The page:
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This is a post-print of the article “Hermann Cohen, Maimonides, and the Jewish Virtue of Humility,” published in the Journal of Jewish Thought and Philosophy by Brill (vol. 18, no. 1, 2010; brill.nl/jjtp DOI: 10.1163/147728510X497474).

Abstract

This paper explores Hermann Cohen’s engagement with, and appropriation of, Maimonides to refute the common assumption that Cohen’s endeavor was to harmonize Judaism with Western culture. Exploring the changes of Cohen’s conception of humility from Ethik des reinen Willens to the Ethics of Maimonides and Religion of Reason out of the Sources of Judaism, this paper highlights the centrality of the collective Jewish mission to bear witness against the dominant order of Western civilization and philosophy in Cohen’s Jewish thought.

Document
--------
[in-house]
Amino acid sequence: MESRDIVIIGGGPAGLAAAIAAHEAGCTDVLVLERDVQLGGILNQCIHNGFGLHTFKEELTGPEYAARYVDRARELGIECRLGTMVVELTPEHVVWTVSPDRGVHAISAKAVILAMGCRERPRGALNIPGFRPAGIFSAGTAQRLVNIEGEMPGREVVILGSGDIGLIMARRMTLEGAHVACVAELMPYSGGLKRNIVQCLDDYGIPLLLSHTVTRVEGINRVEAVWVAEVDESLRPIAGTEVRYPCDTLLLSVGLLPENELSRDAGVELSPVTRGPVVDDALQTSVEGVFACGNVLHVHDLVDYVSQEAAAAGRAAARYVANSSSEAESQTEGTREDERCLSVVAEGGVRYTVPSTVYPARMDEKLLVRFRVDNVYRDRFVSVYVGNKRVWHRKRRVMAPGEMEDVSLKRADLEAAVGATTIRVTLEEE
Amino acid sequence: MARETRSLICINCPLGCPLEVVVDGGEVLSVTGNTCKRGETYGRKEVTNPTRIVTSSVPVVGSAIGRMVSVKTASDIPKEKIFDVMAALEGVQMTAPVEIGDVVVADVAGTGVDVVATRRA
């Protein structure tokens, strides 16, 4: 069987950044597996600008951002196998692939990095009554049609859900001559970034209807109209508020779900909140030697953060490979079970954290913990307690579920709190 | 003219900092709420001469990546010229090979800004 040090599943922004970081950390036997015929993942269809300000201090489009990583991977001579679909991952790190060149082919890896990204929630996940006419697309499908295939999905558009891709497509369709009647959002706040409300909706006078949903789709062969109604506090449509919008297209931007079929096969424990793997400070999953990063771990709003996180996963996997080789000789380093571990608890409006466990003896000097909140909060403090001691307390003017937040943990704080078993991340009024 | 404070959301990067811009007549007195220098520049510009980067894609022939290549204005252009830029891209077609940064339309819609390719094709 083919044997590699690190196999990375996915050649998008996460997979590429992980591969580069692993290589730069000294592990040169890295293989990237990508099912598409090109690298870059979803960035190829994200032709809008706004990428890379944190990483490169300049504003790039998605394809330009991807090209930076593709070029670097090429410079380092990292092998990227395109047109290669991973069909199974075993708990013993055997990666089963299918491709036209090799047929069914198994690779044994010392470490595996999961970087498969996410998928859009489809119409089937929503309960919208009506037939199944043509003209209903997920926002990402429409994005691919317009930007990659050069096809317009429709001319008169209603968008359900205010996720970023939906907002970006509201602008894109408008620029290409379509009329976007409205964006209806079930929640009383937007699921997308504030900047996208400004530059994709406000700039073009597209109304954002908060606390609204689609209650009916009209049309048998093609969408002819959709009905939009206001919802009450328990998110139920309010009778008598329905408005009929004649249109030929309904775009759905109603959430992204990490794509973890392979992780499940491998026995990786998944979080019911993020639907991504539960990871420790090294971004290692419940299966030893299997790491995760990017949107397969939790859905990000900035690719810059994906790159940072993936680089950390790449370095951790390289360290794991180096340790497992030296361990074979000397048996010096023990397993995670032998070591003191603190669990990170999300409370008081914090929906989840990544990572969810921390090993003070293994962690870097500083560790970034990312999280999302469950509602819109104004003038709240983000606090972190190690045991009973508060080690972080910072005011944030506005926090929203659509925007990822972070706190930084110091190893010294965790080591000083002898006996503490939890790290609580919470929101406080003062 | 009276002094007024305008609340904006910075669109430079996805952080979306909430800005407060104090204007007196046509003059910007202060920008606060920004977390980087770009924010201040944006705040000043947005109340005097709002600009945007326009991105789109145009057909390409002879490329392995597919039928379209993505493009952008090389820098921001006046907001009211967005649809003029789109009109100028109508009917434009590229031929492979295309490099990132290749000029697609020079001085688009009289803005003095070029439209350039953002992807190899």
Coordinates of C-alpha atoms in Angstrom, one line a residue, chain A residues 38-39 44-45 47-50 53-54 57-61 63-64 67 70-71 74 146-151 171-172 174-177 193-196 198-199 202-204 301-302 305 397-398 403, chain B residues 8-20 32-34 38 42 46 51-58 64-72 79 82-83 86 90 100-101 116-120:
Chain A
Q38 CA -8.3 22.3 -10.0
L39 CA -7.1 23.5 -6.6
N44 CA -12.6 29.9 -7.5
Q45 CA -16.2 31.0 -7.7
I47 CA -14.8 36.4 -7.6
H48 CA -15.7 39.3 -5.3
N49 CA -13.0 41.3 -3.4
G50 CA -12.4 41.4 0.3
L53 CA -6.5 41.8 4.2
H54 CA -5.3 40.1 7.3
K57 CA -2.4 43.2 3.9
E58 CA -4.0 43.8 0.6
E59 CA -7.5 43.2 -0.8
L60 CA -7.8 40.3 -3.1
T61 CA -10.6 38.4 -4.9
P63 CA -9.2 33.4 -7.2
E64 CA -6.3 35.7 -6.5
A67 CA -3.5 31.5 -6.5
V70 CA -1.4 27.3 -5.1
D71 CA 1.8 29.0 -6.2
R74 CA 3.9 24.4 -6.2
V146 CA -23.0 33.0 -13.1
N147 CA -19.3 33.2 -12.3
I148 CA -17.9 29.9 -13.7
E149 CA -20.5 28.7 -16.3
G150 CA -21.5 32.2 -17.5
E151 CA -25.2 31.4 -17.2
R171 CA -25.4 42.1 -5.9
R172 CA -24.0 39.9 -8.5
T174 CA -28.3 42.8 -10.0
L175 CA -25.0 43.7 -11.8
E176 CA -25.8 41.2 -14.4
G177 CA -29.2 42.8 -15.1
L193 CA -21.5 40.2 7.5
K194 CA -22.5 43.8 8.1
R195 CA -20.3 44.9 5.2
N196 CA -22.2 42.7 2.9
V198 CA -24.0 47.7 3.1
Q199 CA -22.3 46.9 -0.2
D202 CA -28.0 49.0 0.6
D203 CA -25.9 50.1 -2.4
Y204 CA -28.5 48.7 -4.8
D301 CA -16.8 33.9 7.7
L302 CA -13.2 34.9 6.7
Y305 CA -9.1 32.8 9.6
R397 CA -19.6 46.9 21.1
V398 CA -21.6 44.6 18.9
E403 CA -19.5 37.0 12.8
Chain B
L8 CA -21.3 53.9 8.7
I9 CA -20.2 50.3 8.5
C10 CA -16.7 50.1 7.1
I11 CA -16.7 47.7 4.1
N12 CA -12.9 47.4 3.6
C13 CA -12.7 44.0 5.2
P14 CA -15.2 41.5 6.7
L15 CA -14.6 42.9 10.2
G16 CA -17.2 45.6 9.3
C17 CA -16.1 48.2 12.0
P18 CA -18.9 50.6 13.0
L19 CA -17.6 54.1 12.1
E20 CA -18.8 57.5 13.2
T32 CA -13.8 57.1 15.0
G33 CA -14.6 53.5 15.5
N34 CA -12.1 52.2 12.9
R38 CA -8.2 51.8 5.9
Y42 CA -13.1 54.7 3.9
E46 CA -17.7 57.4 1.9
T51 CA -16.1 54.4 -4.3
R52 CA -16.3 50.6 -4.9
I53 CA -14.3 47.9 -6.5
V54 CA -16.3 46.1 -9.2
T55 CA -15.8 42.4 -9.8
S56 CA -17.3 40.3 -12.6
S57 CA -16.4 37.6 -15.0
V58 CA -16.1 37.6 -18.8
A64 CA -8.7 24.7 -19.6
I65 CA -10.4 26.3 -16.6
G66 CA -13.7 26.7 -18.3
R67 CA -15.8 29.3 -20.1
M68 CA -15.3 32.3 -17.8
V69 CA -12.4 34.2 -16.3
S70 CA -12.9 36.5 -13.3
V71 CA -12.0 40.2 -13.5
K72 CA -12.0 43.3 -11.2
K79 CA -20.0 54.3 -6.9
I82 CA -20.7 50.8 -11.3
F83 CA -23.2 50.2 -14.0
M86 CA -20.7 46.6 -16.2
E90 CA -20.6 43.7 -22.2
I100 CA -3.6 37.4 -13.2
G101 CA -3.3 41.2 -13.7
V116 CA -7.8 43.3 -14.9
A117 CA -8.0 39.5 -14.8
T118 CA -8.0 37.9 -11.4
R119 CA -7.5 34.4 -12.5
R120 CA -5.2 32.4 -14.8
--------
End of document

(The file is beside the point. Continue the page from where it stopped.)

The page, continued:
This article was published as part of a special issue of the Journal of Jewish Thought and Philosophy, "Ancients and Moderns in Jewish Philosophy: The Case of Hermann Cohen," edited by Aaron Hughes.

Disciplines

Jewish Studies | Religion

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